Iraq war President George W. Bush on May 24 became the first sitting president since George Washington to visit the historic Carlisle Barracks, now home to the Army War College, delivering a speech to refocus Iraq war policy and resurrect his own declining poll numbers. The president laid out a five-point strategy for Iraq's transition to self-rule, promised to keep U.S. troops in Iraq at the current level of 138,000 after the June 30 transition, and pledged to demolish the Abu Ghraib prison complex in favor of a U.S.-funded "humane" prison system.
The president told war planners that the United States "will persevere and defeat" terrorism "and hold this hard-won ground for the realm of liberty." But representatives from the Iraqi Governing Council told WORLD that they already fear the president's democracy goals are slipping away in favor of a UN roadmap that is high on appeasement and low on liberty.
Between the president's speech and a draft UN resolution circulating among Security Council members to facilitate the transition, Iraqi leaders say there is no mention of the transitional administrative law they agreed to earlier this year. That law is a blueprint for permanent government and contains a bill of rights unlike any on the books in the Middle East. Iraqi leaders (who asked not to be identified because of ongoing discussions with the Bush administration) told WORLD that they believe the law is deliberately being downplayed by UN envoy Lakhdar Brahimi in an effort to appease Iraq's neighboring dictatorships and radical Shiite elements in Iraq and Iran.
Europe President Bush is likely to receive a kinder, gentler reception in Europe during a June visit to commemorate the 60th anniversary of the D-Day landing (story, p. 24). That won't stop European leaders from trying to dilute U.S. influence in post-handover Iraq. France, Germany, and Russia are siding with China in bids to subordinate U.S. military control to an interim Iraqi government and/or UN mandates.
European leaders, however, may be in for a surprise as voters go to the polls in upcoming European parliamentary elections. Leaders of anti-war "red state" countries may find themselves in as much trouble with the electorate as their pro-war "blue state" counterparts (story, p. 22).
For President Bush, debates of the day are just that. In a White House interview on May 26 with WORLD editor in chief Marvin Olasky and seven other journalists, the president said, "Short-term history will be written by people who didn't particularly want me to be president to begin with" (cover story, p. 18). His detractors aren't succeeding at tempering his views on transforming domestic or foreign culture-be it support for a marriage amendment or for freedom in the Middle East. Day-to-day strife for a wartime president, however, is changing his appreciation for past presidents Lincoln, Roosevelt, and Reagan-and increasing his Christian devotion. "I read Oswald Chambers every morning," he told the journalists, and, "I pray all the time."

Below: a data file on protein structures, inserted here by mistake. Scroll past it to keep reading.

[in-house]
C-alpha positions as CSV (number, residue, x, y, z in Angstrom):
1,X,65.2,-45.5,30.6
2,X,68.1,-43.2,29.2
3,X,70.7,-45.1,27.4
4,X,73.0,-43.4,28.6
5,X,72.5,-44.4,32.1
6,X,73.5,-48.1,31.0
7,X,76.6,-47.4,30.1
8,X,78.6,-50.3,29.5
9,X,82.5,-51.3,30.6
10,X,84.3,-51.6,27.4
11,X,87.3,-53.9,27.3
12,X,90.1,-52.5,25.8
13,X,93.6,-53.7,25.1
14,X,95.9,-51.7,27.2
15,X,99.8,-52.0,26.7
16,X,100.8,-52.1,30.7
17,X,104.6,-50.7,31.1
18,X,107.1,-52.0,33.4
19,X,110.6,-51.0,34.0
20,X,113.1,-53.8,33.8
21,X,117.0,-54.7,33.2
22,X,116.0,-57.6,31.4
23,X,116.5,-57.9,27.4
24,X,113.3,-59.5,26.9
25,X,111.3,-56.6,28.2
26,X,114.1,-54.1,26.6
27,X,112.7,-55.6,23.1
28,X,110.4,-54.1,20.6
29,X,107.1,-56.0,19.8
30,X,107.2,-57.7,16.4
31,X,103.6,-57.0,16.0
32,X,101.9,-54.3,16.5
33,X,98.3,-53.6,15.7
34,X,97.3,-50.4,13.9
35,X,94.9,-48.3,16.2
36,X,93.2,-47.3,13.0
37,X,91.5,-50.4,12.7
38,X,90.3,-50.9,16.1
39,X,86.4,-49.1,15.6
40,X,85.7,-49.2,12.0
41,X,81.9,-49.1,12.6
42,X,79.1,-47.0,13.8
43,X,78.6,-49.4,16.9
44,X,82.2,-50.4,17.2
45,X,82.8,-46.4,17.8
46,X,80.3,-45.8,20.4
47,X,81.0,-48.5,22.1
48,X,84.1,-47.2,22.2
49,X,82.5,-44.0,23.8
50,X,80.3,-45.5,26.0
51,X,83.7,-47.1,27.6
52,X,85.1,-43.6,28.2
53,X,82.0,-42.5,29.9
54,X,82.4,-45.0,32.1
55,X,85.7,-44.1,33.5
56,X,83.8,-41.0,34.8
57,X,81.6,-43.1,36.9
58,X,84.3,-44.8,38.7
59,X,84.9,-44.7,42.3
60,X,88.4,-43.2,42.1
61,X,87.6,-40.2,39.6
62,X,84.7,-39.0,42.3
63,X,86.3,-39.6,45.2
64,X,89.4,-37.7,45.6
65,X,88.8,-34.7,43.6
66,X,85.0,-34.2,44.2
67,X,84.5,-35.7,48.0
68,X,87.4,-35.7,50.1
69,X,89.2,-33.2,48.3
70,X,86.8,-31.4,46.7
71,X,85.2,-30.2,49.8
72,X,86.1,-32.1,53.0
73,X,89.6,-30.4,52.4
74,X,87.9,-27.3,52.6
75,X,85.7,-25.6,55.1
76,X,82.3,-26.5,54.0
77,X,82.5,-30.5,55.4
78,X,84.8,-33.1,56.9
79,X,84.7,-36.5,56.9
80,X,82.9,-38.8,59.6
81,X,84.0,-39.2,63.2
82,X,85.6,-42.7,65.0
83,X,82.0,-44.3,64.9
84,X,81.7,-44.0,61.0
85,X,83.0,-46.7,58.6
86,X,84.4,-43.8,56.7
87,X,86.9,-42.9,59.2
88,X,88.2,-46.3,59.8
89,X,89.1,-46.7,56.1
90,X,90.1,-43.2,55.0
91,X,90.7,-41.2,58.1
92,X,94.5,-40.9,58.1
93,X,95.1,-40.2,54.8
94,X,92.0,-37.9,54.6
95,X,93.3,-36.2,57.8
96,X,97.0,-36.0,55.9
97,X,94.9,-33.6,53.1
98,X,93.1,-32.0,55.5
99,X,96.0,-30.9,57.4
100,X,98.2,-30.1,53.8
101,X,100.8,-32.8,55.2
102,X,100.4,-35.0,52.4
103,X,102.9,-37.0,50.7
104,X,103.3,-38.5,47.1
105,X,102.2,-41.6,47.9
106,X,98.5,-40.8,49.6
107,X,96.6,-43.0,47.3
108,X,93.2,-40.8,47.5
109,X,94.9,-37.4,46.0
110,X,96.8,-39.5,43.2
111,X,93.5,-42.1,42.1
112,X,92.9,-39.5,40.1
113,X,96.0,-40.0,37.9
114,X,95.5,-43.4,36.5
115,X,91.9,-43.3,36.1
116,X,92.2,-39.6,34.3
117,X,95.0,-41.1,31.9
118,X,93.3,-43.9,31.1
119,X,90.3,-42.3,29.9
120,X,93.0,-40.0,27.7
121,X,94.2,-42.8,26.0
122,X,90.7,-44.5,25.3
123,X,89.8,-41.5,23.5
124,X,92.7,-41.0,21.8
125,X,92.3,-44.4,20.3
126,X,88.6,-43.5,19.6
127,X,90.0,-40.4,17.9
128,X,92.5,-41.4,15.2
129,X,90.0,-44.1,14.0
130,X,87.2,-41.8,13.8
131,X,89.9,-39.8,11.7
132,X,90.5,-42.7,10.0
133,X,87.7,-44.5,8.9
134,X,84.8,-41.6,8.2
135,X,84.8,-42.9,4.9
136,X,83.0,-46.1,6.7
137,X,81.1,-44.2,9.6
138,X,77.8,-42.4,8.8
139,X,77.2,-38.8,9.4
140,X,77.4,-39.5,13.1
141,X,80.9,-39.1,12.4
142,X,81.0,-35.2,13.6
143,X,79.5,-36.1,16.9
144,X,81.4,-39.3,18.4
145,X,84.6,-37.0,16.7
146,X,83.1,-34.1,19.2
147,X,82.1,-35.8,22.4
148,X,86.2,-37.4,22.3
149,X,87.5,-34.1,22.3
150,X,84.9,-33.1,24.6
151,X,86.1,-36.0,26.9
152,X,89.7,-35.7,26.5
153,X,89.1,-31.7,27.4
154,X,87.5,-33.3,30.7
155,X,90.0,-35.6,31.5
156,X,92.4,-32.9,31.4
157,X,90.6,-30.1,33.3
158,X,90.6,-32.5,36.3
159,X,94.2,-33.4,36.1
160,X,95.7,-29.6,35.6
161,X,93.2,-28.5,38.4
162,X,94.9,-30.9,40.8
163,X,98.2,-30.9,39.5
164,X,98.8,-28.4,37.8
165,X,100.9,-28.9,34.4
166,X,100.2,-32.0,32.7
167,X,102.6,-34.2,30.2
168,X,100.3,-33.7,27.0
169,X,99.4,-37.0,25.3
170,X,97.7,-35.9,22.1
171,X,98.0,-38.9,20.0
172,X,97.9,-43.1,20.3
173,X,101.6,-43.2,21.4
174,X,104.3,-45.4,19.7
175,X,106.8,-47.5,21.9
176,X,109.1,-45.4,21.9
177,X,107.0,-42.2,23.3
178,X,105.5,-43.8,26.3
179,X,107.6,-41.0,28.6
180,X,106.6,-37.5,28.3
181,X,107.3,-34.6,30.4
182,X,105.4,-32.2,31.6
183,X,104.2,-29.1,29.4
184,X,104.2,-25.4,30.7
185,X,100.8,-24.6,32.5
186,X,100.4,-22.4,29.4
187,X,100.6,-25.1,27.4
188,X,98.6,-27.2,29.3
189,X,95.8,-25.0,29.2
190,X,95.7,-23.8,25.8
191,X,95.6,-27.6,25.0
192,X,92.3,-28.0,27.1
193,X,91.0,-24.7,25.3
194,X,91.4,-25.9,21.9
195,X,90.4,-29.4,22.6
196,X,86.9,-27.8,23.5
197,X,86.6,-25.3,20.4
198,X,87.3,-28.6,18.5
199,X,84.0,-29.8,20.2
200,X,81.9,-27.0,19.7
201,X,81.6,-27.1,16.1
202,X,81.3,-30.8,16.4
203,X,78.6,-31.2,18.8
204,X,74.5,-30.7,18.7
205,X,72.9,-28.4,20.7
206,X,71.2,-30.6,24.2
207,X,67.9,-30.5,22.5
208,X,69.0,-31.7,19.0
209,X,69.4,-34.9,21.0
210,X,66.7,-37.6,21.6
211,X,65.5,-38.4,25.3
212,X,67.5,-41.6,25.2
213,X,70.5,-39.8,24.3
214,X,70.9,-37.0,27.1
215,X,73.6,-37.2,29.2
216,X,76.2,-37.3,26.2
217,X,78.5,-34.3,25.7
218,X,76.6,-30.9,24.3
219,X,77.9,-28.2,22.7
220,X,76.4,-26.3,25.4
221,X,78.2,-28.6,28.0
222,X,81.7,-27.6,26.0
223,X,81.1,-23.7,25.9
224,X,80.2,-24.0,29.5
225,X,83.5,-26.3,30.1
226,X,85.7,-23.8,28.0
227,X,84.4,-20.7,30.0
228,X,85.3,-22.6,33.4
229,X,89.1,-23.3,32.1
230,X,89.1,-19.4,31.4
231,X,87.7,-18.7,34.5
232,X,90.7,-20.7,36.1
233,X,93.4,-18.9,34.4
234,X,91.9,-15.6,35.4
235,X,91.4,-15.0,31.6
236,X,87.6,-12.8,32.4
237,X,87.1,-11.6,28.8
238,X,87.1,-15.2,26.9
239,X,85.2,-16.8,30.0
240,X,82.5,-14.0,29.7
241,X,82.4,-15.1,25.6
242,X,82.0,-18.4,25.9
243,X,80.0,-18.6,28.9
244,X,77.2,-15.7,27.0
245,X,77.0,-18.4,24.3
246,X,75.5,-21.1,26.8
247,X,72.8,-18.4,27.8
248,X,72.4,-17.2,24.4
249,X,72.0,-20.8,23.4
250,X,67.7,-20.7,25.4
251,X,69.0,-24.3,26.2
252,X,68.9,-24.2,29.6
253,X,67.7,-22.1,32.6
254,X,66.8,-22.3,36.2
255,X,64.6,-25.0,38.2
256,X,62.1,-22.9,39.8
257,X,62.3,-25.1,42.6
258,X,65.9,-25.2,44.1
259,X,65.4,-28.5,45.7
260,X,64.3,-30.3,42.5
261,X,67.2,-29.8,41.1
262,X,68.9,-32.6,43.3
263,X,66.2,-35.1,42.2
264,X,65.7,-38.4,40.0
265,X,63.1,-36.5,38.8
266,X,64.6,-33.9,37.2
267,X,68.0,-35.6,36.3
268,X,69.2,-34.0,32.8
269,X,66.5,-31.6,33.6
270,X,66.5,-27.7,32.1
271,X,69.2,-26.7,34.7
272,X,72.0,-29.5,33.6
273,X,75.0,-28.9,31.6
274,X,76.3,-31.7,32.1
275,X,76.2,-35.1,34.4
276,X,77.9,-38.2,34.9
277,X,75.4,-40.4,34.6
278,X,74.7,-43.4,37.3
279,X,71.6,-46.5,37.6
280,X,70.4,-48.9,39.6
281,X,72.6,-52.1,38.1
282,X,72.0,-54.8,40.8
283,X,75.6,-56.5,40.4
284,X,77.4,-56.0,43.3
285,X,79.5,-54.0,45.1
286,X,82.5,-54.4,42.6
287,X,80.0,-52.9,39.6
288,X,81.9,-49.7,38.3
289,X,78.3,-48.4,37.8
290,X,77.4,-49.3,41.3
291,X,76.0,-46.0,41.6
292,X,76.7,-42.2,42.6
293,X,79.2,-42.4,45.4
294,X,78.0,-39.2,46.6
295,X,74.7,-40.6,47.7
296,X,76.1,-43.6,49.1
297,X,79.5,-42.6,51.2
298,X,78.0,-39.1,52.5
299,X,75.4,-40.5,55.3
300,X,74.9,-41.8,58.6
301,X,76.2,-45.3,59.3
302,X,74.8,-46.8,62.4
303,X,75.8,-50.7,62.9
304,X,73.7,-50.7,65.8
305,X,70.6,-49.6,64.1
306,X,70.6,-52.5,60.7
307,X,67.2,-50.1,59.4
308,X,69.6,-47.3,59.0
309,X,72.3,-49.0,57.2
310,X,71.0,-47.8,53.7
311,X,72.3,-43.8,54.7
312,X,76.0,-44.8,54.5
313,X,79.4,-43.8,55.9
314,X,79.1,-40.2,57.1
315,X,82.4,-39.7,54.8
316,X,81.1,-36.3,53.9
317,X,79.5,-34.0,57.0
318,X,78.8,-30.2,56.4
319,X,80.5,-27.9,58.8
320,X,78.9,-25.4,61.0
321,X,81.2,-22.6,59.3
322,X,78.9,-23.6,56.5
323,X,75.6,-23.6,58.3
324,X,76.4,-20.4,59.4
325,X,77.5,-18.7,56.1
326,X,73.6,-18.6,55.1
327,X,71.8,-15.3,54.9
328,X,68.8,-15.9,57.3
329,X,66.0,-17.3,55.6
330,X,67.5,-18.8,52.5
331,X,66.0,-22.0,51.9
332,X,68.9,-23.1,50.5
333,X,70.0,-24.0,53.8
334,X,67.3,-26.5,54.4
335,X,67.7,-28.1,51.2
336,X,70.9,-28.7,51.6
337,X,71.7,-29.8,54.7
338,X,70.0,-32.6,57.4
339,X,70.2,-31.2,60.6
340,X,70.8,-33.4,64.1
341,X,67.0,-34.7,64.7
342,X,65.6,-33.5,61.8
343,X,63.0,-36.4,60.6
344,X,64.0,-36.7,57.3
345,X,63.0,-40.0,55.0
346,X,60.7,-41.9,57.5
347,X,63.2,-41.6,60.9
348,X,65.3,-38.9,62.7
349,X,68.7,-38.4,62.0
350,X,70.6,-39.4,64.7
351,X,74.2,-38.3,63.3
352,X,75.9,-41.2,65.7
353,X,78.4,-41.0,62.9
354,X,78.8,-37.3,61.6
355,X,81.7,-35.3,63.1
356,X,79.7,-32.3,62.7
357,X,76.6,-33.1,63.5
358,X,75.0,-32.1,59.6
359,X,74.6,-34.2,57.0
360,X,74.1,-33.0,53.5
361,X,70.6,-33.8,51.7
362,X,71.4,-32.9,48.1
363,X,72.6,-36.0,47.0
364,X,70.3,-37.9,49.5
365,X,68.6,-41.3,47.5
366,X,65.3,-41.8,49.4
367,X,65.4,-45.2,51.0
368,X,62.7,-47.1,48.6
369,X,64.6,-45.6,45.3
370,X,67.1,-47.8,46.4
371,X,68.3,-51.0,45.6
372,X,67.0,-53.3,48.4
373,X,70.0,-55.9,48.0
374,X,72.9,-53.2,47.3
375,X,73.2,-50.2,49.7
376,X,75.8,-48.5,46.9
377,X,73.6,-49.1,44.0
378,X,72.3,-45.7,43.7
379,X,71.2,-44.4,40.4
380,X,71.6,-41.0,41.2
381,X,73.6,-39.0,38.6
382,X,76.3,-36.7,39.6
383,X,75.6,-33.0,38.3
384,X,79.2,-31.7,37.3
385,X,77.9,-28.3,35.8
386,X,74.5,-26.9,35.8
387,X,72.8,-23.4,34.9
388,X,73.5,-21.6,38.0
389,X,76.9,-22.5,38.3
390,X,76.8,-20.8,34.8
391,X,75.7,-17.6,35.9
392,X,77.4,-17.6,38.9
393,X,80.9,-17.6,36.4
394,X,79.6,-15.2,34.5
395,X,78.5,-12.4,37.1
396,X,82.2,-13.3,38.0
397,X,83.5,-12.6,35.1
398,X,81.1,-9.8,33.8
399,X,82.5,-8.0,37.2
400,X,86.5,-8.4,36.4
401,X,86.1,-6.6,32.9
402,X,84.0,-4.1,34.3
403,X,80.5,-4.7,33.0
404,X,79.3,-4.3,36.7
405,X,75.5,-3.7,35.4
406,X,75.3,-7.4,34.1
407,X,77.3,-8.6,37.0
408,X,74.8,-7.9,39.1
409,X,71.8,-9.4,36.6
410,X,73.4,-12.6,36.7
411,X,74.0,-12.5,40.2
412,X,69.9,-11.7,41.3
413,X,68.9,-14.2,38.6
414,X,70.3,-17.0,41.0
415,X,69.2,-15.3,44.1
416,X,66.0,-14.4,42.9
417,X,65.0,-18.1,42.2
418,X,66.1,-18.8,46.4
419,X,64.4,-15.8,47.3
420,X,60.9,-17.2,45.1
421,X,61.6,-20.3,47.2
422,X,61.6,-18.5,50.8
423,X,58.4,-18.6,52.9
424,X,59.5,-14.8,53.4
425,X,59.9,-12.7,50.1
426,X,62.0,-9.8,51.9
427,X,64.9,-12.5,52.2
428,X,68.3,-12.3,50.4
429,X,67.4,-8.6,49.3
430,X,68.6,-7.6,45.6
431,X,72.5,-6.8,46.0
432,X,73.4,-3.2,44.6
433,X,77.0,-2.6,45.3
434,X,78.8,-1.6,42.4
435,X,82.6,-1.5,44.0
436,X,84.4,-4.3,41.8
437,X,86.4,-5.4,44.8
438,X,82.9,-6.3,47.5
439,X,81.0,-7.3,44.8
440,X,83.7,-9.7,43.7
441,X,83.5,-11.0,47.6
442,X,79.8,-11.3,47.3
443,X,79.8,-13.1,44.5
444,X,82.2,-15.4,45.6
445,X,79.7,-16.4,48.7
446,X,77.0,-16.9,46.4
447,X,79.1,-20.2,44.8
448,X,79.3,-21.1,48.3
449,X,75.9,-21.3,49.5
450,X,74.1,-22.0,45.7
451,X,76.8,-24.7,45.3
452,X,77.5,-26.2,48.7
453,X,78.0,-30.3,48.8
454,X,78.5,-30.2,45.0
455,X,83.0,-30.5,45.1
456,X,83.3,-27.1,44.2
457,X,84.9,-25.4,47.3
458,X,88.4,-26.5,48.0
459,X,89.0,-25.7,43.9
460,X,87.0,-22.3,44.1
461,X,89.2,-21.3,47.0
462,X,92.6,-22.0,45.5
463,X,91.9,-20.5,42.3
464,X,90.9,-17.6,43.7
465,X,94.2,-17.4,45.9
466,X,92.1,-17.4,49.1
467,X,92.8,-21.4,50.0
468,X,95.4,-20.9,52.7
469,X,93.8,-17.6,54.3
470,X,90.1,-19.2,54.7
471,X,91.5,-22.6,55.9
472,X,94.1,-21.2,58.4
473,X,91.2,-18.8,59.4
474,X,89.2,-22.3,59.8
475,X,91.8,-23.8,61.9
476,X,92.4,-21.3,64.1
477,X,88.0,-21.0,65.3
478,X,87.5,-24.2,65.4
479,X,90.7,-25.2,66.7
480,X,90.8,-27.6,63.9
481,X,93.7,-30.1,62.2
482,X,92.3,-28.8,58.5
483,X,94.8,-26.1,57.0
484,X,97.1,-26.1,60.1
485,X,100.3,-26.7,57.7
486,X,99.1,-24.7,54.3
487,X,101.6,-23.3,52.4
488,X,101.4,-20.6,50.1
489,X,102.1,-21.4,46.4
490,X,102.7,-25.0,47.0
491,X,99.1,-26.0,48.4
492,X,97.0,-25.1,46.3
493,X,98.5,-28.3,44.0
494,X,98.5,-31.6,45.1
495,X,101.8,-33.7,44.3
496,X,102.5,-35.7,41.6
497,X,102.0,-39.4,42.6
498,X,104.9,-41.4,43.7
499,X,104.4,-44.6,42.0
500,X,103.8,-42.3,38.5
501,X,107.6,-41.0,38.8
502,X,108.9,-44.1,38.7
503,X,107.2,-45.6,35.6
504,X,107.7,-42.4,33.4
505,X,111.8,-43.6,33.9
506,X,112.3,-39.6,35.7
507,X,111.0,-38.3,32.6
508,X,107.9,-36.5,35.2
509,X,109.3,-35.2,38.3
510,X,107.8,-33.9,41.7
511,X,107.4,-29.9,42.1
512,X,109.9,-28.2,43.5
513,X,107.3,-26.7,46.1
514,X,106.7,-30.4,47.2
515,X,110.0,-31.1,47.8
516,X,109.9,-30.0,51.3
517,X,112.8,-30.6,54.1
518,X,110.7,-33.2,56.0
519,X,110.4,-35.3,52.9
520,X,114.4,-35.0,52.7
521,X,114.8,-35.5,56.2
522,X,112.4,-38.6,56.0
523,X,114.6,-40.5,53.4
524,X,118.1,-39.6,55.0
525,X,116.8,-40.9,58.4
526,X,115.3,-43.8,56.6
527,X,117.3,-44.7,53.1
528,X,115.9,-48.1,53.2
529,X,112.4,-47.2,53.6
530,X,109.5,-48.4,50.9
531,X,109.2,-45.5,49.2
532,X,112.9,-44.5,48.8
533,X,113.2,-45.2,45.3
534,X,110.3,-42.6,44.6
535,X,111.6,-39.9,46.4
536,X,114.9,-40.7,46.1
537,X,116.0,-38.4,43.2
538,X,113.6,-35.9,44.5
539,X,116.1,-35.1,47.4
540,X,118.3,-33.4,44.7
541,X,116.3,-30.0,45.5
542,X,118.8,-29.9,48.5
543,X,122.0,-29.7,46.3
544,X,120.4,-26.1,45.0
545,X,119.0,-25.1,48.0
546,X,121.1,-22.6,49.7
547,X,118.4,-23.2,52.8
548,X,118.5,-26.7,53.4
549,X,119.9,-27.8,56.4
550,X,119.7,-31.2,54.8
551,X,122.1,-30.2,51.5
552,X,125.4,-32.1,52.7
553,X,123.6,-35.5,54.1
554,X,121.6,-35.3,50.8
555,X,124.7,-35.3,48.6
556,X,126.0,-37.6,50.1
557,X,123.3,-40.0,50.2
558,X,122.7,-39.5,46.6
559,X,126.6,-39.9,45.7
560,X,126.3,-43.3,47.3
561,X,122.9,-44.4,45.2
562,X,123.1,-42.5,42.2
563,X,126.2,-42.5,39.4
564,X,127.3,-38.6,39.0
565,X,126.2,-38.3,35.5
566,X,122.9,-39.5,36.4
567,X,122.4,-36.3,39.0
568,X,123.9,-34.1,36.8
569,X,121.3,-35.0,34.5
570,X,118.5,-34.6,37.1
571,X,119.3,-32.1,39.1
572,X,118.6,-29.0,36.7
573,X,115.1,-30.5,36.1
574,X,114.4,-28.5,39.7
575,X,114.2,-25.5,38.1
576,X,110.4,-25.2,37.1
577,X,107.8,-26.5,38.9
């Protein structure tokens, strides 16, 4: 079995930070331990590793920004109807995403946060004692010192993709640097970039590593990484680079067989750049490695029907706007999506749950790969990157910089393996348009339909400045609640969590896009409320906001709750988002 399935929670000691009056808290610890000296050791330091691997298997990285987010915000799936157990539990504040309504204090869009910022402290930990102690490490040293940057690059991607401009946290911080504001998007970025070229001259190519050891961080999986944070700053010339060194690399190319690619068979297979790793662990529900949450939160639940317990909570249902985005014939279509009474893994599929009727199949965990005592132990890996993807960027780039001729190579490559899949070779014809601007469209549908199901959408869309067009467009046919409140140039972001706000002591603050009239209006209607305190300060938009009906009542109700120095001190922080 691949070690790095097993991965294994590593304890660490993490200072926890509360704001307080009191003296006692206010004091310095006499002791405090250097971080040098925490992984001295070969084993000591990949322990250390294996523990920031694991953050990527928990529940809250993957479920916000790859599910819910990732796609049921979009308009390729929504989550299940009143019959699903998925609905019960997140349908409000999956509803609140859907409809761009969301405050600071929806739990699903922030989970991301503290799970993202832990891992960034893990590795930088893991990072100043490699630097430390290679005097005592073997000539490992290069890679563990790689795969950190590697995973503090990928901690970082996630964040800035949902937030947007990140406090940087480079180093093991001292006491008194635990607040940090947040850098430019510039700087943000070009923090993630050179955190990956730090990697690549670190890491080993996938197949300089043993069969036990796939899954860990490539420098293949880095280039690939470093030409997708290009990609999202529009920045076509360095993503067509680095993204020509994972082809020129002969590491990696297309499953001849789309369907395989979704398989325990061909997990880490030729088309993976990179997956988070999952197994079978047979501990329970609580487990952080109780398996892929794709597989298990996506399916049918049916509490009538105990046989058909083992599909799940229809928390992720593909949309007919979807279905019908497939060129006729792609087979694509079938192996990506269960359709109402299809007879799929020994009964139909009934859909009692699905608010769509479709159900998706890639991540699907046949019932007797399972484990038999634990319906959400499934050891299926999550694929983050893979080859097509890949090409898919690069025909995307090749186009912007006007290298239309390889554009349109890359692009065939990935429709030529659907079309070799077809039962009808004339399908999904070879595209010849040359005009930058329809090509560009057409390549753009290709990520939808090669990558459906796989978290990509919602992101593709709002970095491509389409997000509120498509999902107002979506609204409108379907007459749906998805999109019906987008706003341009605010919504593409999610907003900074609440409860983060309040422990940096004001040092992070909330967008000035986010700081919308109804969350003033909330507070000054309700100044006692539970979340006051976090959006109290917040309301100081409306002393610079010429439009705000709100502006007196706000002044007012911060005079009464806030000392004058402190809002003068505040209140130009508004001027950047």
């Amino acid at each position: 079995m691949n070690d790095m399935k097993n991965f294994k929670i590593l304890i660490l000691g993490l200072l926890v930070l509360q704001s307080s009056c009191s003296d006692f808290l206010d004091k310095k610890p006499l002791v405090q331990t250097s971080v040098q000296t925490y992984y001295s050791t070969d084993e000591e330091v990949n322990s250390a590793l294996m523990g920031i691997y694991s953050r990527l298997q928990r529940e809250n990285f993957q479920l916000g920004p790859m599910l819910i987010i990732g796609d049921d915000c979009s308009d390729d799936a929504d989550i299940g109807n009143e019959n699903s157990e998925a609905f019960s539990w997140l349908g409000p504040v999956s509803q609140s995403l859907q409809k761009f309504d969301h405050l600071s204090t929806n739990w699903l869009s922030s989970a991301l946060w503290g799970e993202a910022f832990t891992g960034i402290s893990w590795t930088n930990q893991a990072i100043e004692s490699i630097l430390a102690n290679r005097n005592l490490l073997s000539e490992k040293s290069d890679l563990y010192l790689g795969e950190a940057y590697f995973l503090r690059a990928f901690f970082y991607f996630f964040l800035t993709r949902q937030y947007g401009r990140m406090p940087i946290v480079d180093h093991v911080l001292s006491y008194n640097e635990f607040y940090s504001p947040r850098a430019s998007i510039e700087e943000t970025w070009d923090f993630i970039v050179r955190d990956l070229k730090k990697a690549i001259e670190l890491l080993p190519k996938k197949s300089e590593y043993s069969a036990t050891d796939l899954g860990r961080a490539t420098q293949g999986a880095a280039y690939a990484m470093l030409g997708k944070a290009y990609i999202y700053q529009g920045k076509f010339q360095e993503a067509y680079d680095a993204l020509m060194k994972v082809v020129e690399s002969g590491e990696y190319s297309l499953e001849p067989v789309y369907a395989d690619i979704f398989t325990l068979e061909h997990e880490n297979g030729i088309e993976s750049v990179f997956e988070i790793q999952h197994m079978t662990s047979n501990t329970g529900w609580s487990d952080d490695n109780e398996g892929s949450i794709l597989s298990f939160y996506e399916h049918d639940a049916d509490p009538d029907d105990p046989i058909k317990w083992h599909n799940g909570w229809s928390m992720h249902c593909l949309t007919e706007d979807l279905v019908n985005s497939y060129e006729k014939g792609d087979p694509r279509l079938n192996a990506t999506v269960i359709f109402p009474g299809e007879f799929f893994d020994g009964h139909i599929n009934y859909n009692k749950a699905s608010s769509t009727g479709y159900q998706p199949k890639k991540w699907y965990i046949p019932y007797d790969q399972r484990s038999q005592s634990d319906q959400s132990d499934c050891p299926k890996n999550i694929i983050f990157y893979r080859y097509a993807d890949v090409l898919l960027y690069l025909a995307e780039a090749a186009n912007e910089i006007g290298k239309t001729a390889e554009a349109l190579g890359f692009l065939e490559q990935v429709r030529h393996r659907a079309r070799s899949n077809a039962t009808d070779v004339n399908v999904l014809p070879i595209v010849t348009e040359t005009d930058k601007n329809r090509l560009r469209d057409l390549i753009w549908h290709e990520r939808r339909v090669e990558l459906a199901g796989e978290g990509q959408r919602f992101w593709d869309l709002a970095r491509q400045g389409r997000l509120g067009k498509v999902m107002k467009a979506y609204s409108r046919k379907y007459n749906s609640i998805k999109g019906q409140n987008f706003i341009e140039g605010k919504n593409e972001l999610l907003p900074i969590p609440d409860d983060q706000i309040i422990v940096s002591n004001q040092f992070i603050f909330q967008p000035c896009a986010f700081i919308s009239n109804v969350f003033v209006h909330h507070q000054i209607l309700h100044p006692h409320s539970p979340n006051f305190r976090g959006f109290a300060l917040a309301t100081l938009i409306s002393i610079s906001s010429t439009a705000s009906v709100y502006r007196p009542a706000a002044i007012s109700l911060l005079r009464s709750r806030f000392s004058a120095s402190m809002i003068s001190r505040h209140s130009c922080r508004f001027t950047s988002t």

Terrorism Intelligence sources are warning that al-Qaeda is planning an attack within the United States this summer. "This disturbing news shows a particular intention to hit the United States hard," reported Attorney General John Ashcroft last week.The Justice Department released the names and photographs of seven suspects who "pose a clear and present danger" to the United States. Mr. Ashcroft said that al-Qaeda views as a success the reaction of Spanish voters to the Madrid railway bombings, and may hope for similar results in America.
Israel Israeli forces pulled out of the Rafah refugee camp in the Gaza Strip on May 24, after six days of hunting for militants and destroying two weapons-smuggling tunnels. The raids killed 41 Palestinians.
Meanwhile, Prime Minister Ariel Sharon prepared to ask his 23-member cabinet to approve the first part of a complete Israeli withdrawal from Gaza, which involves evacuating three small settler camps. His Likud Party rejected the entire plan earlier in May. The Gaza Strip has 7,500 Jewish settlers in 21 settlements, among a population of 1.3 million Palestinians.
Sudan After stalling negotiations for months, the Sudanese government on May 26 signed the final three protocols to allow a full peace accord with southern rebels after 21 years of war.
The protocols smoothed out the last sticking points-how power would be shared, and how the central regions of the Nuba Mountains, Abyei and Southern Blue Nile would be administered in the transition.
The sides agreed on a 70-30 power-sharing ratio, with the Islamic government controlling the majority in the north and the rebels controlling the majority in the south. President Omar el-Bashir will remain head of state, while southern rebel leader John Garang will be vice president.
Away from the peace table, the government kept up iron-fisted war tactics. Despite an April 8 ceasefire agreement, the government has burned dozens of villages and launched more aerial attacks in Darfur, the western province where government-supported militias have displaced 1 million black Muslims. Christians are still a target too: Armed riot police evicted staff of the Episcopal Church of Sudan from their Khartoum offices on May 20, a move its leaders say was calculated to disrupt their ministry.
Assisted Suicide The liberal 9th U.S. Circuit Court of Appeals last week upheld Oregon's assisted-suicide law. The move blocks enforcement of U.S. Attorney General John Ashcroft's directive to Oregon doctors that they could be prosecuted for prescribing lethal doses of medication to patients who ask for them. Oregon voters approved the Death with Dignity Act in 1994 and reaffirmed it in 1997. But Mr. Ashcroft had argued that lethal prescriptions did not qualify as medication for a "legitimate medical purpose" under the federal Controlled Substances Act. Justice Department officials did not say whether they would appeal the ruling.